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The MPEG Handbook, 2nd Edition

Book Description

A complete, professional 'bible' on all aspects of audio and video compression using MPEG technology, including the MPEG-4 standard and, in this second edition, H-264. The clarity of explanation and depth of technical detail combine to make this book an essential and definitive reference work.

THE MPEG HANDBOOK is both a theoretical and practical treatment of the subject. Fundamental knowledge is provided alongside practical guidance on how to avoid pitfalls and poor quality. The often-neglected issues of reconstructing the signal timebase at the decoder and of synchronizing the signals in a multiplex are treated fully here.

Previously titled MPEG-2, the book is frequently revised to cover the latest applications of the technology.

Table of Contents

  1. Cover
  2. Title
  3. Halftitle
  4. Dedication
  5. Copyright
  6. Contents
  7. Preface
  8. Acknowledgements
  9. Chapter 1 Introduction to compression
    1. 1.1 What is MPEG?
    2. 1.2 Why compression is necessary
    3. 1.3 MPEG-1, 2, 4 and H.264 contrasted
    4. 1.4 Some applications of compression
    5. 1.5 Lossless and perceptive coding
    6. 1.6 Compression principles
    7. 1.7 Video compression
      1. 1.7.1 Intra-coded compression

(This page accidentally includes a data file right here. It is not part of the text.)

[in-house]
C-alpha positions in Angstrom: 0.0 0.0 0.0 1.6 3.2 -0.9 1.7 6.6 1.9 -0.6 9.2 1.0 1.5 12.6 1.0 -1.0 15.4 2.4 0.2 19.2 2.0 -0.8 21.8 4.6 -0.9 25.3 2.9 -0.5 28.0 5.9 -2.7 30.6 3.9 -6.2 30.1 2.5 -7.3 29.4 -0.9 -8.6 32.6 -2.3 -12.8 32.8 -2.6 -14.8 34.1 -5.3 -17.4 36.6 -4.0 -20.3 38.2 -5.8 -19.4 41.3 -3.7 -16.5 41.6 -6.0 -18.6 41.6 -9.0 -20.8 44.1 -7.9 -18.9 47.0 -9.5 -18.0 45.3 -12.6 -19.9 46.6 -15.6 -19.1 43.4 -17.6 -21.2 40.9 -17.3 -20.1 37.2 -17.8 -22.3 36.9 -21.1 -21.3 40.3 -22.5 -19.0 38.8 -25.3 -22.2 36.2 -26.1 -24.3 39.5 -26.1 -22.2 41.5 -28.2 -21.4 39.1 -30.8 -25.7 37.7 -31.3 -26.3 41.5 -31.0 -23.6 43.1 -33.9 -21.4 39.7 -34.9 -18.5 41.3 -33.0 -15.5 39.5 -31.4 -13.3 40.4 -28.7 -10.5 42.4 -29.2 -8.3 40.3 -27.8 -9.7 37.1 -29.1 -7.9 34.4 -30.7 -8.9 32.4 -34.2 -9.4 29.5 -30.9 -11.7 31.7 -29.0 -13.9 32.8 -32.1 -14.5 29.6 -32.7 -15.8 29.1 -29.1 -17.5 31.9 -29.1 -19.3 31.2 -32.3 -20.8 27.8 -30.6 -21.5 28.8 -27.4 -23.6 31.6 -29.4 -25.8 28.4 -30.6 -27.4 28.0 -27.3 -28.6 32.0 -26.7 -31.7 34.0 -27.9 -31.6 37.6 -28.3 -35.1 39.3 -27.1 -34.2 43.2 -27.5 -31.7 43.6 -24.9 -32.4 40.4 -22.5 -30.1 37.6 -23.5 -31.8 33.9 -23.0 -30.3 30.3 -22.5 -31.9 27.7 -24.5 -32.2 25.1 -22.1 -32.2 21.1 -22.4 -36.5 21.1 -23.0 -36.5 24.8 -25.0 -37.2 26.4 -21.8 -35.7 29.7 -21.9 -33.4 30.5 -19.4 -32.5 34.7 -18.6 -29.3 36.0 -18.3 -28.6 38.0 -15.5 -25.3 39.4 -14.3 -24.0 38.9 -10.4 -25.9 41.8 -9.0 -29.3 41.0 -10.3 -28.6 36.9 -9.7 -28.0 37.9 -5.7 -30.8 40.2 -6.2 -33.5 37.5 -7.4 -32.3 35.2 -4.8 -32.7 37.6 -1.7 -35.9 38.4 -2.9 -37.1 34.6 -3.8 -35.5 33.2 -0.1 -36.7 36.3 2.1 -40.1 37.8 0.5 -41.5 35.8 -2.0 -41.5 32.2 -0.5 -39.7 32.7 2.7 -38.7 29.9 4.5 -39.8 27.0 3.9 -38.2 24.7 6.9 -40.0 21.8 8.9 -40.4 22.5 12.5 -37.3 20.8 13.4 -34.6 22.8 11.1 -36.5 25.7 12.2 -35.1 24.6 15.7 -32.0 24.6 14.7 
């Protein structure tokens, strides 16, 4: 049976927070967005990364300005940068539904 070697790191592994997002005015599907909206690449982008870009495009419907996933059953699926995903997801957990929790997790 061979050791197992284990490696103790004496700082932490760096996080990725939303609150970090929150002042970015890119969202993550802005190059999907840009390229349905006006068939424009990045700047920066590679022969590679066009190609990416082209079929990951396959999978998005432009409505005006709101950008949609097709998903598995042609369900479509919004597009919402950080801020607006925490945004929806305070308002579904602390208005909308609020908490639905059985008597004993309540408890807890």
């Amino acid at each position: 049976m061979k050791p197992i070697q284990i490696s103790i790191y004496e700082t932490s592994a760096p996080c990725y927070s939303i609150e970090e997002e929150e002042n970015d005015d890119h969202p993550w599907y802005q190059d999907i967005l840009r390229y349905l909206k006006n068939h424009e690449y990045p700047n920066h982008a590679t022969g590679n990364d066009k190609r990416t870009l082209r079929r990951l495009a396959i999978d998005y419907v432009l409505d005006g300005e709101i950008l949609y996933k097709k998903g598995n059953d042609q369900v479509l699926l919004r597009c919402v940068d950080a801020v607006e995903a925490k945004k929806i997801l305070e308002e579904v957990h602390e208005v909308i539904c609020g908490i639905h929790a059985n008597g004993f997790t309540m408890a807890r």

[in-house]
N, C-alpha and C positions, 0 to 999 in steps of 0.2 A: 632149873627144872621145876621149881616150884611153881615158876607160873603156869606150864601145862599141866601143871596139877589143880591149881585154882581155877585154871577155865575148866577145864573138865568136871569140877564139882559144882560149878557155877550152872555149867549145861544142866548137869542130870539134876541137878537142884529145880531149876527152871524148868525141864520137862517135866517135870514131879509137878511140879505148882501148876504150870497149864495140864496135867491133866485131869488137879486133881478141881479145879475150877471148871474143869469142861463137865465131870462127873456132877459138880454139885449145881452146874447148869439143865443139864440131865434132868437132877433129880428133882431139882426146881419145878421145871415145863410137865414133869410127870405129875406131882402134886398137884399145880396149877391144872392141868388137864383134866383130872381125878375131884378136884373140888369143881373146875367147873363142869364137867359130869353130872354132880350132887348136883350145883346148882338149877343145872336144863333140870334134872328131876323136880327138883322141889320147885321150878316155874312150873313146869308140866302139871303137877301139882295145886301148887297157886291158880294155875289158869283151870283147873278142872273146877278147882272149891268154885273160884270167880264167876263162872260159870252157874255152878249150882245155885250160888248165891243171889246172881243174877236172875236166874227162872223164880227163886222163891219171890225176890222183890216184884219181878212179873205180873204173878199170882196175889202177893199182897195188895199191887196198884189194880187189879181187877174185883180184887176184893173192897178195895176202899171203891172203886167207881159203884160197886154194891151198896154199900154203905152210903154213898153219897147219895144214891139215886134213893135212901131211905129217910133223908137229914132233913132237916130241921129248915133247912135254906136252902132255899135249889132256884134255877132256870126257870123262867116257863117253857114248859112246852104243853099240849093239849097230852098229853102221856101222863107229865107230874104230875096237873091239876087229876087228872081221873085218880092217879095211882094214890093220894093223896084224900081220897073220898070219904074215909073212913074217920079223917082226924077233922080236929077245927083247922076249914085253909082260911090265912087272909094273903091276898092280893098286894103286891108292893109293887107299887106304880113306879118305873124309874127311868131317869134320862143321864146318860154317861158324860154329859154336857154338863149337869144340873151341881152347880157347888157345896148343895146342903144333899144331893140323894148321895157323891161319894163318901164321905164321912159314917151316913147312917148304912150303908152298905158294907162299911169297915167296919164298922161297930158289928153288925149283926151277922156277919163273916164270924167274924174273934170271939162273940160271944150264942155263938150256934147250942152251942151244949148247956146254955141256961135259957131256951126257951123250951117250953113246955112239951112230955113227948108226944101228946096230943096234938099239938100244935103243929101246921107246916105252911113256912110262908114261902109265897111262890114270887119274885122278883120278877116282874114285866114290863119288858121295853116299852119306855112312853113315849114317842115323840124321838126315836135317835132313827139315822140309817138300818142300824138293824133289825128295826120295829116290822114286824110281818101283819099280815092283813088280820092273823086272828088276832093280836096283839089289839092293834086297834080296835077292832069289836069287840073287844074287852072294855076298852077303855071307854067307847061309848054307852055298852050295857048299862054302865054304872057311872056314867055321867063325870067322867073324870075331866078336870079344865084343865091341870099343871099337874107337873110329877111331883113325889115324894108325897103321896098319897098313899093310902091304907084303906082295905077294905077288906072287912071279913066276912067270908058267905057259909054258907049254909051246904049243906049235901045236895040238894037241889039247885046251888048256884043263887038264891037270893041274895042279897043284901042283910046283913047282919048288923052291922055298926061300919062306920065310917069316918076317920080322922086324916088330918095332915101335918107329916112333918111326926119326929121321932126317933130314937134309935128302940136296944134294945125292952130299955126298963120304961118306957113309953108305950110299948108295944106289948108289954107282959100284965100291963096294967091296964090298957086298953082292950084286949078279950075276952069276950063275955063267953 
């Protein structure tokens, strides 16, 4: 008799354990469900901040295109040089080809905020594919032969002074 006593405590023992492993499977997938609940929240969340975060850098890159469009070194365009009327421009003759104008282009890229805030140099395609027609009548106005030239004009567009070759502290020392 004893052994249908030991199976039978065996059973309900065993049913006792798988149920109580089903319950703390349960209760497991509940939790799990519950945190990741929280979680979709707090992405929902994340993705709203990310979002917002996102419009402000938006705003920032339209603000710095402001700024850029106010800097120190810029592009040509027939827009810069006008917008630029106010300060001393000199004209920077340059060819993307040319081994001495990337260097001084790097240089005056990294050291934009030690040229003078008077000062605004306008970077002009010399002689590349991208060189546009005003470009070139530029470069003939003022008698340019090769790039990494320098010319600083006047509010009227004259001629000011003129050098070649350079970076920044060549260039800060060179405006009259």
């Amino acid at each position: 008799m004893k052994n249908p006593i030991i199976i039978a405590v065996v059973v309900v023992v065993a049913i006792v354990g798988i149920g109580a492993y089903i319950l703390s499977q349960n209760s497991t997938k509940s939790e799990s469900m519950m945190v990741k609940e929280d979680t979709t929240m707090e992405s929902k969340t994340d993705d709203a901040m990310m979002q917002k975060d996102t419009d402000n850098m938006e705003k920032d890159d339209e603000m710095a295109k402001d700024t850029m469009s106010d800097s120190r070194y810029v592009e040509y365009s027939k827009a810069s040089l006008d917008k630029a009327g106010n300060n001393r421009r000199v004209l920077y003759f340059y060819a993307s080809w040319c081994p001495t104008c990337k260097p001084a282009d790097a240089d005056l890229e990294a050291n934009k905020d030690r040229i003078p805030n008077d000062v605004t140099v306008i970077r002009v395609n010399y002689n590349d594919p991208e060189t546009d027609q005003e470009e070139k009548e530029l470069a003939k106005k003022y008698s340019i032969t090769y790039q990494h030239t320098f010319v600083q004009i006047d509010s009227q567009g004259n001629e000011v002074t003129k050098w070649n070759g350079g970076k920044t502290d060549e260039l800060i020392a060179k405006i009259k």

2. 1.7.2 Inter-coded compression
      3. 1.7.3 Introduction to motion compensation
      4. 1.7.4 Film-originated video compression
    8. 1.8 Introduction to MPEG-1
    9. 1.9 MPEG-2: Profiles and Levels
    10. 1.10 Introduction to MPEG-4
    11. 1.11 Introduction to H.264 (AVC)
    12. 1.12 Audio compression
      1. 1.12.1 Sub-band coding
      2. 1.12.2 Transform coding
      3. 1.12.3 Predictive coding
    13. 1.13 MPEG bitstreams
    14. 1.14 Drawbacks of compression
    15. 1.15 Compression pre-processing
    16. 1.16 Some guidelines
    17. References
  10. Chapter 2 Fundamentals
    1. 2.1 What is an audio signal?
    2. 2.2 What is a video signal?
    3. 2.3 Types of video
    4. 2.4 What is a digital signal?
    5. 2.5 Sampling
    6. 2.6 Reconstruction
    7. 2.7 Aperture effect
    8. 2.8 Choice of audio sampling rate
    9. 2.9 Video sampling structures
    10. 2.10 The phase-locked loop
    11. 2.11 Quantizing
    12. 2.12 Quantizing error
    13. 2.13 Dither
    14. 2.14 Introduction to digital processing
    15. 2.15 Logic elements
    16. 2.16 Storage elements
    17. 2.17 Binary coding
    18. 2.18 Gain control
    19. 2.19 Floating-point coding
    20. 2.20 Multiplexing principles
    21. 2.21 Packets
    22. 2.22 Statistical multiplexing
    23. 2.23 Timebase correction
    24. References
  11. Chapter 3 Processing for compression
    1. 3.1 Introduction
    2. 3.2 Transforms
    3. 3.3 Convolution
    4. 3.4 FIR and IIR filters
    5. 3.5 FIR filters
    6. 3.6 Interpolation
    7. 3.7 Downsampling filters
    8. 3.8 The quadrature mirror filter
    9. 3.9 Filtering for video noise reduction
    10. 3.10 Warping
    11. 3.11 Transforms and duality
    12. 3.12 The Fourier transform
    13. 3.13 The discrete cosine transform (DCT)